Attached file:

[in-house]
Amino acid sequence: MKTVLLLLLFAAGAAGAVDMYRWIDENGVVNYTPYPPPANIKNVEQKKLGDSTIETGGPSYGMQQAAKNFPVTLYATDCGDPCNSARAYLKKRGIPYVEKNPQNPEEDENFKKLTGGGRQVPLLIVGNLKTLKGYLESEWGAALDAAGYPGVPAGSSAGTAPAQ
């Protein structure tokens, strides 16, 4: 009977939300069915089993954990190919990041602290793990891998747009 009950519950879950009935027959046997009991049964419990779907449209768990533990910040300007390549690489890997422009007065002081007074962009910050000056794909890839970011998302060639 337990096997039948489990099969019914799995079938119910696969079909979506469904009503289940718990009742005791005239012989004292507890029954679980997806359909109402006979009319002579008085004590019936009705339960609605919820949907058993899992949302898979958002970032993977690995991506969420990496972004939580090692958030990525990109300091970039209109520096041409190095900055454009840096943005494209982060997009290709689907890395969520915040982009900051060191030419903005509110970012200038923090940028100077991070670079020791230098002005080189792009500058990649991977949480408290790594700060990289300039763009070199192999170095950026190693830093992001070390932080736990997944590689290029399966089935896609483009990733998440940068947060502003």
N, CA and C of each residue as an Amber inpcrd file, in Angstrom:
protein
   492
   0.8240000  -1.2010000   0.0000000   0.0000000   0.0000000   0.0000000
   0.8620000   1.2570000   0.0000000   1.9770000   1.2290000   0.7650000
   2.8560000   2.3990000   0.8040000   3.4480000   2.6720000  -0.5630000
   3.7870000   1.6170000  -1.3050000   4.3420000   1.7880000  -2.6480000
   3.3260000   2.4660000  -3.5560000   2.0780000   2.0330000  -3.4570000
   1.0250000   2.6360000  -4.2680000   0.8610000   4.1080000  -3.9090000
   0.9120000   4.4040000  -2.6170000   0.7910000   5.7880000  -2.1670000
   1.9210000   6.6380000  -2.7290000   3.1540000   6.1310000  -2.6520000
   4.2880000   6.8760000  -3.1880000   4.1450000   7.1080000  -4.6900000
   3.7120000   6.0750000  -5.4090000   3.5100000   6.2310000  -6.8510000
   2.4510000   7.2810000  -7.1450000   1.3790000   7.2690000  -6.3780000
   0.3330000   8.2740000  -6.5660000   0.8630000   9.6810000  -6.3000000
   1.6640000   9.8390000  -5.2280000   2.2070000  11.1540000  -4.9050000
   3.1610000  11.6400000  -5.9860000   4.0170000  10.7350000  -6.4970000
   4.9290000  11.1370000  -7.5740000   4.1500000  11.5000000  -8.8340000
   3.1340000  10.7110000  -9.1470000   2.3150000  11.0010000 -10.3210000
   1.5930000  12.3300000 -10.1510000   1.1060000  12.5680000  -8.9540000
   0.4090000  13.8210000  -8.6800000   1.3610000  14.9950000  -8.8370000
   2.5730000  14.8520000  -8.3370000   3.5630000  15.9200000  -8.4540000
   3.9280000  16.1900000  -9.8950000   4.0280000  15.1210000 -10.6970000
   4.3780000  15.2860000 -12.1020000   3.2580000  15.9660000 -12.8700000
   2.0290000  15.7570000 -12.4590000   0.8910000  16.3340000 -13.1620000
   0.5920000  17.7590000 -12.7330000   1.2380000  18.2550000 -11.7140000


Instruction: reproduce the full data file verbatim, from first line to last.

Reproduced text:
[in-house]
Amino acid sequence: MKTVLLLLLFAAGAAGAVDMYRWIDENGVVNYTPYPPPANIKNVEQKKLGDSTIETGGPSYGMQQAAKNFPVTLYATDCGDPCNSARAYLKKRGIPYVEKNPQNPEEDENFKKLTGGGRQVPLLIVGNLKTLKGYLESEWGAALDAAGYPGVPAGSSAGTAPAQ
């Protein structure tokens, strides 16, 4: 009977939300069915089993954990190919990041602290793990891998747009 009950519950879950009935027959046997009991049964419990779907449209768990533990910040300007390549690489890997422009007065002081007074962009910050000056794909890839970011998302060639 337990096997039948489990099969019914799995079938119910696969079909979506469904009503289940718990009742005791005239012989004292507890029954679980997806359909109402006979009319002579008085004590019936009705339960609605919820949907058993899992949302898979958002970032993977690995991506969420990496972004939580090692958030990525990109300091970039209109520096041409190095900055454009840096943005494209982060997009290709689907890395969520915040982009900051060191030419903005509110970012200038923090940028100077991070670079020791230098002005080189792009500058990649991977949480408290790594700060990289300039763009070199192999170095950026190693830093992001070390932080736990997944590689290029399966089935896609483009990733998440940068947060502003």
N, CA and C of each residue as an Amber inpcrd file, in Angstrom:
protein
   492
   0.8240000  -1.2010000   0.0000000   0.0000000   0.0000000   0.0000000
   0.8620000   1.2570000   0.0000000   1.9770000   1.2290000   0.7650000
   2.8560000   2.3990000   0.8040000   3.4480000   2.6720000  -0.5630000
   3.7870000   1.6170000  -1.3050000   4.3420000   1.7880000  -2.6480000
   3.3260000   2.4660000  -3.5560000   2.0780000   2.0330000  -3.4570000
   1.0250000   2.6360000  -4.2680000   0.8610000   4.1080000  -3.9090000
   0.9120000   4.4040000  -2.6170000   0.7910000   5.7880000  -2.1670000
   1.9210000   6.6380000  -2.7290000   3.1540000   6.1310000  -2.6520000
   4.2880000   6.8760000  -3.1880000   4.1450000   7.1080000  -4.6900000
   3.7120000   6.0750000  -5.4090000   3.5100000   6.2310000  -6.8510000
   2.4510000   7.2810000  -7.1450000   1.3790000   7.2690000  -6.3780000
   0.3330000   8.2740000  -6.5660000   0.8630000   9.6810000  -6.3000000
   1.6640000   9.8390000  -5.2280000   2.2070000  11.1540000  -4.9050000
   3.1610000  11.6400000  -5.9860000   4.0170000  10.7350000  -6.4970000
   4.9290000  11.1370000  -7.5740000   4.1500000  11.5000000  -8.8340000
   3.1340000  10.7110000  -9.1470000   2.3150000  11.0010000 -10.3210000
   1.5930000  12.3300000 -10.1510000   1.1060000  12.5680000  -8.9540000
   0.4090000  13.8210000  -8.6800000   1.3610000  14.9950000  -8.8370000
   2.5730000  14.8520000  -8.3370000   3.5630000  15.9200000  -8.4540000
   3.9280000  16.1900000  -9.8950000   4.0280000  15.1210000 -10.6970000
   4.3780000  15.2860000 -12.1020000   3.2580000  15.9660000 -12.8700000
   2.0290000  15.7570000 -12.4590000   0.8910000  16.3340000 -13.1620000
   0.5920000  17.7590000 -12.7330000   1.2380000  18.2550000 -11.7140000